Anyway. Whatever my feelings of the past, I have decided I’m going to trust him. I know that he could be luring me into a trap, but there’s something about him that, not only makes me comfortable around him, but also makes me positive that I will be safe, as long as I stay with him.
I’ve been living with him for a week. The routine has got to be pretty normal. He wakes me up in the morning for me to do the chores he has set me. I don’t like them but I do them anyway. First I feed the horses, then I make the breakfast – Flora helps with that bit – when everyone’s done and the dishes are clean, I go to the market place to sell little trinkets made buy Vladrin and buy things like bread in exchange. When I’m back, I make lunch. When Vladrin has finished his business with the rebels (he eavesdrops on the gossip from the soldiers and relays it to the spies within the town. They then send the intel to the rebel’s secret base. I don’t know where that is.) and takes me out for a ride around the meagre fields and scrublands.
I look at the slabs of fresh meat laid out on the butcher’s table. Too expensive. I move on to the baker. The smell coming off the table is heavenly. I spy out a cottage loaf with herbs and seeds mixed into the dough. That one. I hand two silver coins over the counter and the man gives me the loaf. Oh, wait. I buy some small roles then head back to the house.
I’m walking down the back alley to the house when something catches my eye. It’s a ‘wanted’ poster. It’s a ‘wanted’ poster for me! 5000dCsN (that’s our money)!
Oh my god, I think. How many people have seen this? Has anybody already reported my location?
Just as I’m thinking that thought, a soldier appears at the end of the alley and shouts, ‘hey, there she is!’
I hear a rushing of footsteps. I turn and run.
I run back down the alley. Turning onto the main street, I nearly knock over an old woman. Holding the bread, I run down the street as fast as I can. If they know who I am then they’ll know that they can’t catch me but they’d still try. But they know who I am and they know that they need to catch me if they want to get paid.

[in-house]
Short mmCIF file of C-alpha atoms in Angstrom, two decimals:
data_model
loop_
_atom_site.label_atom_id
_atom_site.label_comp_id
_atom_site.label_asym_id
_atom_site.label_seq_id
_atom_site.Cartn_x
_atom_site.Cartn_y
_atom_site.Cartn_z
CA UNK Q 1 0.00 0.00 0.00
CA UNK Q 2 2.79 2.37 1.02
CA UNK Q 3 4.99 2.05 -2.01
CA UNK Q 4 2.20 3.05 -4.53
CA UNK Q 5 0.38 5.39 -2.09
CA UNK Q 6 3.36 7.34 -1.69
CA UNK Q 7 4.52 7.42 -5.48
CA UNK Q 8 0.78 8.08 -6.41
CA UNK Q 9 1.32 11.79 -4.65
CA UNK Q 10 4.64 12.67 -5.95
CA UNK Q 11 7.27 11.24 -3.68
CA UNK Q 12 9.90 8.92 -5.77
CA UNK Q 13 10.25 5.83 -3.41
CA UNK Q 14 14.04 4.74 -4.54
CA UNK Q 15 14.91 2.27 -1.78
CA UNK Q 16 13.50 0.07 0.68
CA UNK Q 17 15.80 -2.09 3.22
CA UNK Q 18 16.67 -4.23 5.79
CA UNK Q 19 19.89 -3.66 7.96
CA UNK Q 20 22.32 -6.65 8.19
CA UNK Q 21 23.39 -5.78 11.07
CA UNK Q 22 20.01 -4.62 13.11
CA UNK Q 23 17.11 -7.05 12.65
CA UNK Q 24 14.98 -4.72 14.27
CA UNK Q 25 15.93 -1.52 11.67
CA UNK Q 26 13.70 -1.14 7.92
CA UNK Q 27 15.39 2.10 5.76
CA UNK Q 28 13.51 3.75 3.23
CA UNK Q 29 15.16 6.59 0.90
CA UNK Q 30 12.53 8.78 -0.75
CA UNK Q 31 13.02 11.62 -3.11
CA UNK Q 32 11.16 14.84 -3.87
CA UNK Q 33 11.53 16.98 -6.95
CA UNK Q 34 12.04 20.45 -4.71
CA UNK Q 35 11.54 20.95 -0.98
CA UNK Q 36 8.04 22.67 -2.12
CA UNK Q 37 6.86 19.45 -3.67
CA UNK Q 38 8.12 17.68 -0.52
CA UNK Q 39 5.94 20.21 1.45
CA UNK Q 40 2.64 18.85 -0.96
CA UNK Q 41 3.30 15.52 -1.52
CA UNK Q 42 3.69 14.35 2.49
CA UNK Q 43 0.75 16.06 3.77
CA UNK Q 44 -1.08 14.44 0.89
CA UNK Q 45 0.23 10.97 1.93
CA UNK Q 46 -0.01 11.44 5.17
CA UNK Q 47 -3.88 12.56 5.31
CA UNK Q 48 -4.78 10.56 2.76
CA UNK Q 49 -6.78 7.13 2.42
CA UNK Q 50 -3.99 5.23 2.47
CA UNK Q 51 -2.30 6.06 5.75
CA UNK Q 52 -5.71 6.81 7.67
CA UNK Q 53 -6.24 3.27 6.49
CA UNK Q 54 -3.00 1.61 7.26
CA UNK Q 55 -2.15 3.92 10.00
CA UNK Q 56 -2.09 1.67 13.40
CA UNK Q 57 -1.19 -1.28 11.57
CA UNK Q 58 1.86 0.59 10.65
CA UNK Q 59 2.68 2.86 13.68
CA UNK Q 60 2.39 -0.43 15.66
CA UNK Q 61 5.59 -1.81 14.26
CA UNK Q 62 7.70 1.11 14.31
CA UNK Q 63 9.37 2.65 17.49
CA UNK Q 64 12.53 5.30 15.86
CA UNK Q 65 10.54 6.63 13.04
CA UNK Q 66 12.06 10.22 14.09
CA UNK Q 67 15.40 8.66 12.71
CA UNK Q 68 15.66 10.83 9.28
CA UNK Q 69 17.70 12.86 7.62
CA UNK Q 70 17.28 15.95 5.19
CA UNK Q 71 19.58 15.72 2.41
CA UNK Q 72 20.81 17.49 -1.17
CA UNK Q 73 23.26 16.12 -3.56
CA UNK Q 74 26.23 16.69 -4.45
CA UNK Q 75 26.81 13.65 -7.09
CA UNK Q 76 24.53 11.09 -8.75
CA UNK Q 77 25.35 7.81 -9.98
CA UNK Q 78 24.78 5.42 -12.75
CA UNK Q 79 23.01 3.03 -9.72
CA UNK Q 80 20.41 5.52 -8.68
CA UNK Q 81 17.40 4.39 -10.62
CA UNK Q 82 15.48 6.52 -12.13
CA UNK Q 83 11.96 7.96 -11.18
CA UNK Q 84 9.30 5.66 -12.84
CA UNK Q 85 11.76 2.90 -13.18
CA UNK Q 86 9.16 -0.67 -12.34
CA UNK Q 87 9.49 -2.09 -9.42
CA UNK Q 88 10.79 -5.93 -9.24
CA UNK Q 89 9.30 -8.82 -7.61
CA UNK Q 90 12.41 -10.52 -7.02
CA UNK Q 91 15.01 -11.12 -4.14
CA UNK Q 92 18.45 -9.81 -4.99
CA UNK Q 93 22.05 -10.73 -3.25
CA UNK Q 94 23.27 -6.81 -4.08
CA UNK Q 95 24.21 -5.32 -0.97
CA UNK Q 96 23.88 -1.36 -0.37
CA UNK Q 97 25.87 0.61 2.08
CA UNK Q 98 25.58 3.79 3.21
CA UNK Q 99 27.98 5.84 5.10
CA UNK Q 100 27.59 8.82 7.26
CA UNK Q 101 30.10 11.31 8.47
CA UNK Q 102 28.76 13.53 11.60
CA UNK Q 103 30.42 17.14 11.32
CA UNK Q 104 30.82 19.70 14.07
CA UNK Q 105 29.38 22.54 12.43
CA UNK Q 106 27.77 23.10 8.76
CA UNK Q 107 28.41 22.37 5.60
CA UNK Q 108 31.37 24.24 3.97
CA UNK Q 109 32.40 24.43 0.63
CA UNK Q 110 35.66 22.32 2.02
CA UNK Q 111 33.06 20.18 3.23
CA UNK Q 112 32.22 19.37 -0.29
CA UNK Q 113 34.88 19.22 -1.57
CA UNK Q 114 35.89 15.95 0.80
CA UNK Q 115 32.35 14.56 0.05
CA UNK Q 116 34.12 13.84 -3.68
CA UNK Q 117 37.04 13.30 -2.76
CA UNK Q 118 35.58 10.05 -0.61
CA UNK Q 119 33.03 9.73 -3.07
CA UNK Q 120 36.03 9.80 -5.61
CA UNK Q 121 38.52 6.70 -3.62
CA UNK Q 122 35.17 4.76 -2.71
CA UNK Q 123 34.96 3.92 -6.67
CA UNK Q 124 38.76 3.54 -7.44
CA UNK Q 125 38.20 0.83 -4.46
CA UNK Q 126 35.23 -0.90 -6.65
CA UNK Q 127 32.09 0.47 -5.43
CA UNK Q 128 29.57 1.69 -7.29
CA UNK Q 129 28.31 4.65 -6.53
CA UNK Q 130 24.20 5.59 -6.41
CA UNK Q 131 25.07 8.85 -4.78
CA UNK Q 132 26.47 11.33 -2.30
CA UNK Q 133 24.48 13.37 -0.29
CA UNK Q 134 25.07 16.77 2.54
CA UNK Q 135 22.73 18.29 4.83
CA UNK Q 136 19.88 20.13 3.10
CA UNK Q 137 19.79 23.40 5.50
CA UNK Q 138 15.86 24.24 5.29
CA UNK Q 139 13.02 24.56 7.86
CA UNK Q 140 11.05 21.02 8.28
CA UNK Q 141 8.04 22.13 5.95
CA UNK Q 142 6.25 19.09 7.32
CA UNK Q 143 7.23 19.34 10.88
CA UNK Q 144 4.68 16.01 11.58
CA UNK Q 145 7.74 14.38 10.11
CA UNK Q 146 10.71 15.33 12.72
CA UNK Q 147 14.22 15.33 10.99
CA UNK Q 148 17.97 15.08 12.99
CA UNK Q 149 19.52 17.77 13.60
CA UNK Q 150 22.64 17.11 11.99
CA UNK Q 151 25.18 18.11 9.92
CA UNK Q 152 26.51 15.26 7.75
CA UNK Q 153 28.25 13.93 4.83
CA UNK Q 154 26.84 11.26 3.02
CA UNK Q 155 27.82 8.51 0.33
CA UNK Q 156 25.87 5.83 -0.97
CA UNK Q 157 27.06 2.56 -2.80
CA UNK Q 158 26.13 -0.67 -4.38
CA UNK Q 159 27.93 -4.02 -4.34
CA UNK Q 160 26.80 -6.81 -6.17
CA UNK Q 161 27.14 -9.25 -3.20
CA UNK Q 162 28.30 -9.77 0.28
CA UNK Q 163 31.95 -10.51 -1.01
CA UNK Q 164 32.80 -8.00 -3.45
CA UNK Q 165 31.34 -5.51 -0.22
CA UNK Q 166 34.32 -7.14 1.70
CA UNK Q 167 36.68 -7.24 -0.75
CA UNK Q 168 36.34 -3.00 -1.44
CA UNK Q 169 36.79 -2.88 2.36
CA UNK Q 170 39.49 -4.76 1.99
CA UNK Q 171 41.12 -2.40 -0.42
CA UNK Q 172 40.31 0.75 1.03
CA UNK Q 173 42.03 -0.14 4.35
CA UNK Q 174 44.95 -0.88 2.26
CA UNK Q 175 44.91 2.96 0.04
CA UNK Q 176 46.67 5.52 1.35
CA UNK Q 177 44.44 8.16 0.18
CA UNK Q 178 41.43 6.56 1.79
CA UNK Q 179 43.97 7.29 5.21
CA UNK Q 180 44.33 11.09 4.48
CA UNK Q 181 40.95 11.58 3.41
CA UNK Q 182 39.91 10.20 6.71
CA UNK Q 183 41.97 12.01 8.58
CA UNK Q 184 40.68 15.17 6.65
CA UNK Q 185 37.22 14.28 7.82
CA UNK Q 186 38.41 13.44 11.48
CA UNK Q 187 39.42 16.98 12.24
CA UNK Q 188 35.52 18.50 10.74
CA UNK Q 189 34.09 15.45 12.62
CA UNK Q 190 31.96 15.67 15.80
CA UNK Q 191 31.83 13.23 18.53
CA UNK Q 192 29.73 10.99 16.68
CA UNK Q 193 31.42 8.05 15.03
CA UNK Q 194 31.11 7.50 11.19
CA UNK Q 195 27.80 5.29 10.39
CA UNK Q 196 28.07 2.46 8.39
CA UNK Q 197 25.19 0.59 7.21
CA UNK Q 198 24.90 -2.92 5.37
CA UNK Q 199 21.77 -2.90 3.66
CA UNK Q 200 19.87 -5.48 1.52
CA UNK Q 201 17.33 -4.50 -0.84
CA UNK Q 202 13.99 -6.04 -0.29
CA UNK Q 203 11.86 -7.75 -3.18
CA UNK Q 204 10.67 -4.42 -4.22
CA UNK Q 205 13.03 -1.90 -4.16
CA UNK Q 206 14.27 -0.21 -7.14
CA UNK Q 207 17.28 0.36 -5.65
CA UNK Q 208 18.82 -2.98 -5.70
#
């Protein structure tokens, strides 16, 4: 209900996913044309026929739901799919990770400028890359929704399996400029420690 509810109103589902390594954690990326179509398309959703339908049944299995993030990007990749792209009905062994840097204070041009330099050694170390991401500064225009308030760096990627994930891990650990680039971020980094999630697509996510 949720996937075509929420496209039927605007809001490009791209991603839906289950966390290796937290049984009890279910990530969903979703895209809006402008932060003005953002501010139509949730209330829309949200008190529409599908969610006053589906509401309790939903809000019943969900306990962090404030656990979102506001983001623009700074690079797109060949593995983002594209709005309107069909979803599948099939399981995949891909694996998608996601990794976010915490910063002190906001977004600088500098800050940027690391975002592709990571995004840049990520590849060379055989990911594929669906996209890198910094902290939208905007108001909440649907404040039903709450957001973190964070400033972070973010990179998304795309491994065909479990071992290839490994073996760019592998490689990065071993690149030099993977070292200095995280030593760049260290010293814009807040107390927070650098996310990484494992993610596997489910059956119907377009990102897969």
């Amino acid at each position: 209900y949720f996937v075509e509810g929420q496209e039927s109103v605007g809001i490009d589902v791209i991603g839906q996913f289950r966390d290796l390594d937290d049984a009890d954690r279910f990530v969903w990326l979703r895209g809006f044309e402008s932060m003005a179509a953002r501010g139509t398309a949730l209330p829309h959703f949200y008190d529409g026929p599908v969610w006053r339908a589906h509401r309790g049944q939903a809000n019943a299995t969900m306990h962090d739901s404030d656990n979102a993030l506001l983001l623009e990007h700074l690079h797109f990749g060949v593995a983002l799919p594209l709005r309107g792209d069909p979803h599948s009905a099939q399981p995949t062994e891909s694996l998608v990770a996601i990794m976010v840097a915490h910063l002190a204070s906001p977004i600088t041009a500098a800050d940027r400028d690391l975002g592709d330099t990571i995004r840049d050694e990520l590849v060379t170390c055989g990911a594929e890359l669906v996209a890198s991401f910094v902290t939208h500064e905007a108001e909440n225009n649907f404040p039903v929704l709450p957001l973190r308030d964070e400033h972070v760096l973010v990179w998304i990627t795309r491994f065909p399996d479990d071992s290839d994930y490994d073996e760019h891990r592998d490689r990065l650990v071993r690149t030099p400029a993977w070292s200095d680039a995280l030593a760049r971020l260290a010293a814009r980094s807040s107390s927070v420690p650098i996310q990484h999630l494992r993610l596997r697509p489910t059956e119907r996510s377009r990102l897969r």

I turn down our street. I’m at the door. I force the stiff hinges open and barge into the kitchen. Vladrin is sitting at the table with Flora – who can’t read or write – doing some word exercises. He looks up, startled by my sudden appearance and red face. I’m out of breath. I finally mange to spit out, ‘soldiers coming…saw my picture on notice board…coming to arrest me.’
Vladrin gets up and storms over to me. ‘get the supplies packed up and saddle the horses. We’ll talk about this later.’
Well, I have to say I didn’t expect that response. But I scurry to obey the order. Flora comes to help. We pack up all the durable food into rucksacks and saddlebags. I take Flora into the horses’ barn round back and we pack the things up. When we’re back inside the house I turn into my bedroom. I grab some extra clothes and stuff them into my bag. I turn to leave the room but find my exit blocked by Vladrin. ‘I thought you might like these back.’ He holds up my chest and waist belts of throwing knives in one hand and in the other, my leather, steel plated vest and my gloves. They have the spikes still attached. I take them from him and put them on, a beaming smile seeps onto my face. He smiles too.
‘Figured you might need them.’ I turn to leave, ‘Astrid’ I turn back to him.
‘You might need these as well.’ He tosses me another two belts. One sports two guns, one small pistol gun and the other, a heavy duty pistol. Both are full. The other belt is a back strap and contains two small, close combat knives and a short broad bladed, steel hilt sword. I can only guess that he go them from the rebels.
We all run to the horse room. I grab Kicker’s reins and hoist myself up. Flora does the same but Vladrin goes to the back and opens the doors and the gate so that we can get out. I grab Fly’s reins and we gallop out to the gate, pausing only briefly for Vladrin to take the mare’s reins and vault on whilst she’s still moving.